Gerald Posner says when the Americans posing as Saudi intelligence officers revealed their identities, what happened next surprised everyone: ?The difficult thing to find out on something like this is: Is what we're being told real or not? Is it false information that's being planted? And what's astonishing with Zubaydah is that once he discovers that he was duped and really held by Americans, that he had not been talking to the Saudis. Because he thought he was playing his ?get out of jail free card? he becomes so distraught that first he tries to kill himself, which is stopped. But then he recants the entire thing. He says, ?By the way, I was lying fellows. I just wanted you to know I had committed these names to memory. I had these cell phone numbers."
Not knowing whom to believe Gerald Posner says the CIA took this information directly to the Saudis and Pakistanis. Both governments denied any involvement with Abu Zubaydah. But he says what happened after the denials is what makes everyone so suspicious: ?So the key people named by Zubaydah in the interrogation - after we tell the Saudis and Pakistanis - all have the misfortune of dying from the ages of 25 to 43: either by car wrecks, plane crashes, blood clots or dehydration. It seems pretty suspicious that there might be other things pending here.?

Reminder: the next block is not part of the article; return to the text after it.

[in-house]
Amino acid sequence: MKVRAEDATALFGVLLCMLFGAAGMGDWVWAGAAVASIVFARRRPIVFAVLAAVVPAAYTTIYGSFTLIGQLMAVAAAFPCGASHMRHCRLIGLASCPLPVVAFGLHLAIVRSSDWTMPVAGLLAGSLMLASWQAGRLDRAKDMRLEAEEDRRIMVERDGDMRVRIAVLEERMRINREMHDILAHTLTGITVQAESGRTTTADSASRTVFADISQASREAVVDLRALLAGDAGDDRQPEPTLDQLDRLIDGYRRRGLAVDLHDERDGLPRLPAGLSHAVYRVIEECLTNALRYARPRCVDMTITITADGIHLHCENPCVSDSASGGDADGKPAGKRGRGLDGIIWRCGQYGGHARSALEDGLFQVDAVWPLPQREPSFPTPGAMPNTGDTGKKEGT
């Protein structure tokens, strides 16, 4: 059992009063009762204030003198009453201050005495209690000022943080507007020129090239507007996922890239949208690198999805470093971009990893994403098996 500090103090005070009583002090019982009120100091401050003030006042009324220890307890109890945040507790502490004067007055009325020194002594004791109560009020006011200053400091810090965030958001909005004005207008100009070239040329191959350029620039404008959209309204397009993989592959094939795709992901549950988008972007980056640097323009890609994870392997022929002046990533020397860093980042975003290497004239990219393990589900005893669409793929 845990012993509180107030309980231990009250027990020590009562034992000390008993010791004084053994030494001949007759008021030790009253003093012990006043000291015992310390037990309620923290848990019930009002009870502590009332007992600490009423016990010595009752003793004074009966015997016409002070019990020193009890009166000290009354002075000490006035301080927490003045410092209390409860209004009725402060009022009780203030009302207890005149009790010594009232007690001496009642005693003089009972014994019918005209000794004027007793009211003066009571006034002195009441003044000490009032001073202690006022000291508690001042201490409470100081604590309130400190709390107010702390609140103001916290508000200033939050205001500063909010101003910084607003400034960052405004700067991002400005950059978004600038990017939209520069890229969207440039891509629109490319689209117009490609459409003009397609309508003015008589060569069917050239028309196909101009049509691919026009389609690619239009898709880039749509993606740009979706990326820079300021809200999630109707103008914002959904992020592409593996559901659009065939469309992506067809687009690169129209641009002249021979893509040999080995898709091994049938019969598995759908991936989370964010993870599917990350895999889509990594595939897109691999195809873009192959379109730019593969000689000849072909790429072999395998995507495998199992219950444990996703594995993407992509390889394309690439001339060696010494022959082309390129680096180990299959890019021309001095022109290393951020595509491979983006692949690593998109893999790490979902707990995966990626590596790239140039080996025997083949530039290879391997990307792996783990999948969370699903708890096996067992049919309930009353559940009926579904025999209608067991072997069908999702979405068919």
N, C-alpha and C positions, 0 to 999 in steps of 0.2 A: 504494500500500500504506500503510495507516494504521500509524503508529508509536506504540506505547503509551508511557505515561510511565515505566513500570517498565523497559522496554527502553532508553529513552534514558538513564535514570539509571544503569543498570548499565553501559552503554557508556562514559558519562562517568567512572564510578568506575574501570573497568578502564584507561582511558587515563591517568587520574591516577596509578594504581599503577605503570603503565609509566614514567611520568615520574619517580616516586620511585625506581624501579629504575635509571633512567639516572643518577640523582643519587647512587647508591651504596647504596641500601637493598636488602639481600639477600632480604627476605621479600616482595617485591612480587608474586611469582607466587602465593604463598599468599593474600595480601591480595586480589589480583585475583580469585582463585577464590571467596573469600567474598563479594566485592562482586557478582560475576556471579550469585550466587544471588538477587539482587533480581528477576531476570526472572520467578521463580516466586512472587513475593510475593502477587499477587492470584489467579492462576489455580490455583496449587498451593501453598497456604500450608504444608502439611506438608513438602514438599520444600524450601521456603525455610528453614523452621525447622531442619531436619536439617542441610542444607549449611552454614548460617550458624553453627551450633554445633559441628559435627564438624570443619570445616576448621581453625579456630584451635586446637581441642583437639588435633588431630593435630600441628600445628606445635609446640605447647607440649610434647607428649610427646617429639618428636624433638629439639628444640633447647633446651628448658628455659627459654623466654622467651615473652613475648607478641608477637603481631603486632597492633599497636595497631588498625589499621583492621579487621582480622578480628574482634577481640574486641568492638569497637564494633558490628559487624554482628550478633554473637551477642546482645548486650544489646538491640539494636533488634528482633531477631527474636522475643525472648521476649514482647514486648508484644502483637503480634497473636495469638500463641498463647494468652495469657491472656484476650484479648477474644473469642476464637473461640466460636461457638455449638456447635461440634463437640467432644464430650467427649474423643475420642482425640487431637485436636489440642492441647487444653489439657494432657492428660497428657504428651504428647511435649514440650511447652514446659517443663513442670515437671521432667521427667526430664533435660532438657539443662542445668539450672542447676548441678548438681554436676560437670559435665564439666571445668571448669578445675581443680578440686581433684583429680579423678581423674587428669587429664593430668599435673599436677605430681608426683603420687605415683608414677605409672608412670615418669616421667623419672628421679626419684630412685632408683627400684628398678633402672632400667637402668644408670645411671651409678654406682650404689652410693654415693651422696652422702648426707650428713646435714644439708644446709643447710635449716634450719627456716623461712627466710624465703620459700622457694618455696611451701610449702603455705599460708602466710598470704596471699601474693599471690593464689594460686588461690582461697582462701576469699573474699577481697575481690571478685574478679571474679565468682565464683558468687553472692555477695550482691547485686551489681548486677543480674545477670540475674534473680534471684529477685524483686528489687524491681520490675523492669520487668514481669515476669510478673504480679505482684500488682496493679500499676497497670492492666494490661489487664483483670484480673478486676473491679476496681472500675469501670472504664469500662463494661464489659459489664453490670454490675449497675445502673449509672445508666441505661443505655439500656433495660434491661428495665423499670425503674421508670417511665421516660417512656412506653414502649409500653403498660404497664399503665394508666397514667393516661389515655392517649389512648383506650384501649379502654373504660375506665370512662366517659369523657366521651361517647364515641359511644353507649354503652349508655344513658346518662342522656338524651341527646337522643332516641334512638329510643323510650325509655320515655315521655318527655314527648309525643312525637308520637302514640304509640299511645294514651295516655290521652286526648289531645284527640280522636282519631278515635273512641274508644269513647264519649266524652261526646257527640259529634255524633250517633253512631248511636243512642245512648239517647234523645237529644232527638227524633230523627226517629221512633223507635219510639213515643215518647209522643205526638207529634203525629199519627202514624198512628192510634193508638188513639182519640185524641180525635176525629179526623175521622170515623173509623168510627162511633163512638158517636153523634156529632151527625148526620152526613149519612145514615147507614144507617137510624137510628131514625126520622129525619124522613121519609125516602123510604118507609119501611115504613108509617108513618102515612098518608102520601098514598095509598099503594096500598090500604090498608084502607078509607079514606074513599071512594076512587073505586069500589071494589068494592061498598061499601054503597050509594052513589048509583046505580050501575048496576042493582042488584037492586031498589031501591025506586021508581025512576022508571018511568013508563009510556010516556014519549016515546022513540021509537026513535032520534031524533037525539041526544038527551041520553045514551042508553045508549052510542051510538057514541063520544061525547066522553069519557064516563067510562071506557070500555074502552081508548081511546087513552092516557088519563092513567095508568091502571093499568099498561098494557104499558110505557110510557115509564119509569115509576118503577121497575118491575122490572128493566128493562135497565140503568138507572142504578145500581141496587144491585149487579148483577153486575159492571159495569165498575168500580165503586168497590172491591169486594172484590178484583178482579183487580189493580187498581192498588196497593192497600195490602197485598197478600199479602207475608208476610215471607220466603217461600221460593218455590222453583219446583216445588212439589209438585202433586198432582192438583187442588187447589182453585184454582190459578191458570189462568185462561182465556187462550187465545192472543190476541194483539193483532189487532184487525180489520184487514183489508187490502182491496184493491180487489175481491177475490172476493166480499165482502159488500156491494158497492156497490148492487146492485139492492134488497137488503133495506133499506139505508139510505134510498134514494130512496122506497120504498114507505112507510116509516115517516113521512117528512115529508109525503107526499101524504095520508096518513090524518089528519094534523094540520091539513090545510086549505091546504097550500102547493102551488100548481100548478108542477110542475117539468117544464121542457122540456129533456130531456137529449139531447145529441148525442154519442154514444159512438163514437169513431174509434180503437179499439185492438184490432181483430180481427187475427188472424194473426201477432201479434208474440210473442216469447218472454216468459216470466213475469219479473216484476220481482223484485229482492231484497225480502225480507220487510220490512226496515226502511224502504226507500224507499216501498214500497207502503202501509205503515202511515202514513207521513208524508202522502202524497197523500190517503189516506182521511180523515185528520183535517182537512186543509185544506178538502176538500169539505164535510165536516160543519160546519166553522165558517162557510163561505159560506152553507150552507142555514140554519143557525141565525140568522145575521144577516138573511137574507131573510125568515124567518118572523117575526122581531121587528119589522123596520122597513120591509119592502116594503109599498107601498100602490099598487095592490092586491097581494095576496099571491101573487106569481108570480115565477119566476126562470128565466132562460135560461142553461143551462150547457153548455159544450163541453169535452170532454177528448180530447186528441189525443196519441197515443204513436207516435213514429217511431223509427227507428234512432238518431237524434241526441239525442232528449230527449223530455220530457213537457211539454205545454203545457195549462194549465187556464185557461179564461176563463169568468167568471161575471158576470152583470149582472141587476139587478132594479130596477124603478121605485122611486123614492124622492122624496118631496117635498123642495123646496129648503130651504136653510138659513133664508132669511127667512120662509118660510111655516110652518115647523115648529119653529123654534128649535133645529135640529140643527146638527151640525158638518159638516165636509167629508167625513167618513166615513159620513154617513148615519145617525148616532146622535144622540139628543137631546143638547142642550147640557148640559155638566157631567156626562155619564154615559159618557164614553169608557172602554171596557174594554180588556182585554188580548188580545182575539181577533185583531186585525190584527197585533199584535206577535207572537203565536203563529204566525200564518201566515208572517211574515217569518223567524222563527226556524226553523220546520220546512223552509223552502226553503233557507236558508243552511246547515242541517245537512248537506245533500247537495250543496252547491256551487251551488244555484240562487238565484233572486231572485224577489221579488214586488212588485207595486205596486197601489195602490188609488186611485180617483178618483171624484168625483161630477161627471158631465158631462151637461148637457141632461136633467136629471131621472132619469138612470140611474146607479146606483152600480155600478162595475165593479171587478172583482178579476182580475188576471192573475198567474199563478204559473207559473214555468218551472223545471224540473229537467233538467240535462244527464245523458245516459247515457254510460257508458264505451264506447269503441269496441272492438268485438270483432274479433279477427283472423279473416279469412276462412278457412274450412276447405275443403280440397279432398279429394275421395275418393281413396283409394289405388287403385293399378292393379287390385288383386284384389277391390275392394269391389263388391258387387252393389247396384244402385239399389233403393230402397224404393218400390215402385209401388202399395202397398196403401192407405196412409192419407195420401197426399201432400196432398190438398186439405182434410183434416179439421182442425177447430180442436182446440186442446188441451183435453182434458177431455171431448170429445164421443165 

Is there a connection between the Saudi royal family and Al Qaeda? Middle East scholar Kenneth Katzman works at the Congressional Research Service. He points out that for many years Saudi Arabia paid off Islamic radicals including present Al Qaeda members - with the blessing of the United States: